Stuxnet Gets a New Stablemate: MiniFlame
The famous (or notorious) Stuxnet worm, said to have wrecked thousands of centrifuges used in Iran's nuclear program, has turned out to be only the first in a series of "state-sponsored" cyber weapons to be deployed in the Middle East. Others, evidently developed in the same shop, include Duqu, Flame, and Gauss; the latter two seem designed specifically for cyber espionage.
Now there is a new member of the family, dubbed MiniFlame. It is evidently built on the same platform as Flame--hence the name--but for a different purpose: providing access to infected machines.
For the IT community at midsize firms, MiniFlame is one more reminder that the era of cyber espionage and cyber warfare is now upon us. And while the action is centered in the Middle East, the Web pays little attention to boundaries. Nor do the weapons that propagate through it. Even midsize firms that have no obvious connection to the Mideast could find their systems in the cyber warfare crosshairs.
As Lucian Constantin reports at InfoWorld, security firm Kaspersky Labs has discovered the latest member of a cyber-weapon family targeting the Middle East. Stuxnet was the first of these (at least the first to become known). It evidently took over centrifuge controllers, instructing them to overspeed and self-destruct.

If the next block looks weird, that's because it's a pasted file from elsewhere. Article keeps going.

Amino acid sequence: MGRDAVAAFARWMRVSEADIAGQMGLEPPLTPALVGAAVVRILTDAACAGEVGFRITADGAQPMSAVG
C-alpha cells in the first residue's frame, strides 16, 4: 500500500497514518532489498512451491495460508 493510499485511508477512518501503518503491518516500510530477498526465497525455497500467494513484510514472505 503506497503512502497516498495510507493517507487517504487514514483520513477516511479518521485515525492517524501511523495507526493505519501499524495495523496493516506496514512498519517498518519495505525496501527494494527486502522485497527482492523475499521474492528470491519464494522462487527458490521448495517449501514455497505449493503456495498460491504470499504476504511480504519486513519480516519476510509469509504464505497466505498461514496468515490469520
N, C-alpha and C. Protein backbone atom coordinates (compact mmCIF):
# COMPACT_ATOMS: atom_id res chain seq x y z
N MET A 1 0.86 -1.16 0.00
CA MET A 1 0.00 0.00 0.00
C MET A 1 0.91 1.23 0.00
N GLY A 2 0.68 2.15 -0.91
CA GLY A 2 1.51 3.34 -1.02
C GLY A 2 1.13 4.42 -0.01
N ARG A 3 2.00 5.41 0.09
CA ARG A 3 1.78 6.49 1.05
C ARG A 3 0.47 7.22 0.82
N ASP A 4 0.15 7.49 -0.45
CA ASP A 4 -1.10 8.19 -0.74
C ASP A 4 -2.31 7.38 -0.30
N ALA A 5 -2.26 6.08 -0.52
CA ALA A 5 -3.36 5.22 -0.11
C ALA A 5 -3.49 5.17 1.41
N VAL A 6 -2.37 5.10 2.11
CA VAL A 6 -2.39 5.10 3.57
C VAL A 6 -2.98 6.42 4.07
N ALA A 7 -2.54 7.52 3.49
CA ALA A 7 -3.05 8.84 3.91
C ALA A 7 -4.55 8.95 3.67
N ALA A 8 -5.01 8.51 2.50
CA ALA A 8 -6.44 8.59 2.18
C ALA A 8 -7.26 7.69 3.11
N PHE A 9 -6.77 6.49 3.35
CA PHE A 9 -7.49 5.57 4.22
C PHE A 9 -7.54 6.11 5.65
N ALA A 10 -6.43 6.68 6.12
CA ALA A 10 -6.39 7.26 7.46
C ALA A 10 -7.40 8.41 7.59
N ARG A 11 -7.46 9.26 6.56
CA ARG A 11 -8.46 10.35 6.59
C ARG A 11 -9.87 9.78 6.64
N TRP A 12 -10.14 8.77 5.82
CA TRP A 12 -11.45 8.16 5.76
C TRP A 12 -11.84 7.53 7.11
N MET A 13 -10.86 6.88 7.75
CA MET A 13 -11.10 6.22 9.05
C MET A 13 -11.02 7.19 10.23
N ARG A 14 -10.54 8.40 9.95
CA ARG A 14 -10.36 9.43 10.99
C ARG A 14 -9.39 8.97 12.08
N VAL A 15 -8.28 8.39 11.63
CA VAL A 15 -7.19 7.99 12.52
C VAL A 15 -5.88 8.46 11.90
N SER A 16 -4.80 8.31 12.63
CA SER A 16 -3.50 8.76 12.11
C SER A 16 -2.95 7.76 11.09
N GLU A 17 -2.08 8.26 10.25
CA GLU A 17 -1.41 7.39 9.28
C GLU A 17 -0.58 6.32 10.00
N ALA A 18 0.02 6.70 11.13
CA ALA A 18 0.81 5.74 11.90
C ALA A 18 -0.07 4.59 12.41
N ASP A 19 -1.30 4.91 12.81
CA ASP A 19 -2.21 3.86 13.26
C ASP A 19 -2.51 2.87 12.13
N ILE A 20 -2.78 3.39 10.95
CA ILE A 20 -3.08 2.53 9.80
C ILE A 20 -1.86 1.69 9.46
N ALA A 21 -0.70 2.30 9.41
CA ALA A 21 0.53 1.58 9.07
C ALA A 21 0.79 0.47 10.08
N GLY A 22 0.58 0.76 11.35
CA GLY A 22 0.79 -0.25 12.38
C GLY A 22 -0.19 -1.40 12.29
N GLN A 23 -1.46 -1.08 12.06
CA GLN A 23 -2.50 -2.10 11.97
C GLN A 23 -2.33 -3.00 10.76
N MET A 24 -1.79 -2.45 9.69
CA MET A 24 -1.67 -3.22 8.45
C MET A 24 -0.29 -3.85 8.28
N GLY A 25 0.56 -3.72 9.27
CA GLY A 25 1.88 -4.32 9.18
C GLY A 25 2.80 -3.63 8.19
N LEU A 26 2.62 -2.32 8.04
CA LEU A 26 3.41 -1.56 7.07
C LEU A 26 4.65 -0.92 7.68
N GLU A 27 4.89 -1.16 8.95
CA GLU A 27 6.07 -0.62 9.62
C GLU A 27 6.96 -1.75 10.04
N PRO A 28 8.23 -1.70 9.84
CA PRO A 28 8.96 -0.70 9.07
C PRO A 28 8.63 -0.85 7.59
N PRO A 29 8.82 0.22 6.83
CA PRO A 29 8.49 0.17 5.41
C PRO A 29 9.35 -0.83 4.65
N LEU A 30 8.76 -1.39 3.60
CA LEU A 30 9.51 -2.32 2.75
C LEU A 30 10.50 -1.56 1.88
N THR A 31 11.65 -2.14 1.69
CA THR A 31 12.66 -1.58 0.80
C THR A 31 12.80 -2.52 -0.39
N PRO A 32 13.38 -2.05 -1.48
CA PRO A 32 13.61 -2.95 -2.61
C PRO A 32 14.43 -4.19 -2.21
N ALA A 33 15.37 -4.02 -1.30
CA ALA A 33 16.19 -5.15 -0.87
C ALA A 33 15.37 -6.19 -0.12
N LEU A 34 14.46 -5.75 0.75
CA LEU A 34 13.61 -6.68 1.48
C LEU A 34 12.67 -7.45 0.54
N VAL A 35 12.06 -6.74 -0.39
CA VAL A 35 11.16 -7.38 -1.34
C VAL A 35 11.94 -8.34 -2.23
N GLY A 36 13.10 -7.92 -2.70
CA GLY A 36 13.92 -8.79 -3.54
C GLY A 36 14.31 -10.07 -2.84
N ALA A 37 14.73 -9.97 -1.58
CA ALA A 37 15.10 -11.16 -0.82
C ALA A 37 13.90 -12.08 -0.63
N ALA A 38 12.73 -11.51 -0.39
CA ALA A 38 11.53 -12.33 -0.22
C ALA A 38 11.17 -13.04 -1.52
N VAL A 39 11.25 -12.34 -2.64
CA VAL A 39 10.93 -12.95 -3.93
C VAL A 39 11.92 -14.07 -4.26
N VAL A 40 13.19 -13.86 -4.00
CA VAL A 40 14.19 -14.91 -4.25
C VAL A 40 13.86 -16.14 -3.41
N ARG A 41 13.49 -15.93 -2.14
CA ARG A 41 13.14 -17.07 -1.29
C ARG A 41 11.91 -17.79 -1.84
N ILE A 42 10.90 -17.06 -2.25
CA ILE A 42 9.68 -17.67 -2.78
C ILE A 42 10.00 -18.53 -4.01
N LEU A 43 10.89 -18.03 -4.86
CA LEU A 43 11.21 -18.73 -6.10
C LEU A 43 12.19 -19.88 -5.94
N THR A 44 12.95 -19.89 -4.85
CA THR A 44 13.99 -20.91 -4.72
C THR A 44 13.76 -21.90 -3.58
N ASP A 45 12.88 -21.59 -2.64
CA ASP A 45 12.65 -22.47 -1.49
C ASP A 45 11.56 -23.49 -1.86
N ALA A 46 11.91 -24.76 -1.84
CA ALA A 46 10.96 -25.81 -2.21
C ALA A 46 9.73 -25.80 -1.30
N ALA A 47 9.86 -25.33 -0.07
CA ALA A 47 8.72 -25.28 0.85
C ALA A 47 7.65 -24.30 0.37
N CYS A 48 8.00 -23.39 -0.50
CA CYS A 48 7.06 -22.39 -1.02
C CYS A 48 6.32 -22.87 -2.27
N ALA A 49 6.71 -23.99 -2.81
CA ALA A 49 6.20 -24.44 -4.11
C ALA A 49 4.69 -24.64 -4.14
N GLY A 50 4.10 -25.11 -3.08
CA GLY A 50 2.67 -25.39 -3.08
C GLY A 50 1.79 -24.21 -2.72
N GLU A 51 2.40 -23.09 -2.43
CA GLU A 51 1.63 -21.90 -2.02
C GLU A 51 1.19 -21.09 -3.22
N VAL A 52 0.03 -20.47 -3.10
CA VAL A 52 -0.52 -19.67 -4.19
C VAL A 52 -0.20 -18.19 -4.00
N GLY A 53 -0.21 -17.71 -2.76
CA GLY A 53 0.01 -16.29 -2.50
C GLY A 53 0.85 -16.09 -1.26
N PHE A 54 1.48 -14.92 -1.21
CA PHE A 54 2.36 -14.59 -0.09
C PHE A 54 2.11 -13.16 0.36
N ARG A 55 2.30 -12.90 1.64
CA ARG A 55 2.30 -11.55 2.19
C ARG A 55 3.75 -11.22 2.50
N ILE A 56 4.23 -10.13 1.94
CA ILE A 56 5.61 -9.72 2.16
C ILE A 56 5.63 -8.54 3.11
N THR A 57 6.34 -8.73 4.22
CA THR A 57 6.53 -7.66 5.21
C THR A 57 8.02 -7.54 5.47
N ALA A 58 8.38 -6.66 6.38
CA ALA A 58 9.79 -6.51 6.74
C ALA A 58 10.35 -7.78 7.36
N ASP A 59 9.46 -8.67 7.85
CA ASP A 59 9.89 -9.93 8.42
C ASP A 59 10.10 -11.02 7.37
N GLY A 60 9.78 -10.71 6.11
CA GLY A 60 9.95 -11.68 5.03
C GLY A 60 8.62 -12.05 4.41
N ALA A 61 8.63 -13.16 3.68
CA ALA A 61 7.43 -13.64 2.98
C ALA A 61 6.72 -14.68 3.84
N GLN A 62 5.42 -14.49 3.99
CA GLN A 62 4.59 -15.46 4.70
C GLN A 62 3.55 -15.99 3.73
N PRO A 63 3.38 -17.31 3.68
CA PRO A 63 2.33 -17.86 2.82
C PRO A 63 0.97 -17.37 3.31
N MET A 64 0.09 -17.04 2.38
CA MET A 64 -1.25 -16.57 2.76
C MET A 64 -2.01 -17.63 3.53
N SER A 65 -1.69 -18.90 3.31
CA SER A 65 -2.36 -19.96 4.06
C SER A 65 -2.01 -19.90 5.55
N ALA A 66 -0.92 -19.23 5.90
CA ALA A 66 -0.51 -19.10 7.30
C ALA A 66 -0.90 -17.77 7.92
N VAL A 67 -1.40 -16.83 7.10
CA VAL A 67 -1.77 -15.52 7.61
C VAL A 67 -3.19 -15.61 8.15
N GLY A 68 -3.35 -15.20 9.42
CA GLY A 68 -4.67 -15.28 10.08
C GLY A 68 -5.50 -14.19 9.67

Flame and Gauss had technical features that marked them as products of the same software shop. But instead of physically wrecking devices, their mission is espionage, stealing files from thousands of infected machines. Gauss specifically targets banks and other financial institutions.
Kaspersky has found that MiniFlame, though built on the same platform as Flame, has yet another mission: "a high precision espionage tool." According to Kaspersky senior researcher Roel Schouwenberg, MiniFlame "serves as a back door, which gives the operator direct access to an infected machine."
The Kaspersky researchers say that both attackers and victims remain unknown. But this family of cyber weapons has been widely attributed to Western intelligence agencies, possibly the U.S., Israel, or both working together.
The Washington Post has reported on yet another cyber weapon, the Shamoon virus, which may have been launched by the other side, most likely Iran.
Such "state-sponsored" malware raises cyber-security threats to a new level. And while the cyber conflict is centered on the Middle East, broader targeting cannot be ruled out. Midsize firms may find themselves in the crosshairs for a variety of reasons: other firms they do business with, projects of strategic interest to intelligence agencies, even employees who have become involved in Middle East issues.
For IT managers at midsize firms such threats are one more reason to emphasize best-practice security measures. Strong authentication policies and prompt application of update patches cannot guarantee protection against sophisticated cyber weapons. But failure to enact good security practices makes the risks to midsize firms that much greater.
This post was written as part of the IBM for Midsize Business program, which provides midsize businesses with the tools, expertise and solutions they need to become engines of a smarter planet. Like us on Facebook. Follow us on Twitter. Follow Rick Robinson on Google+.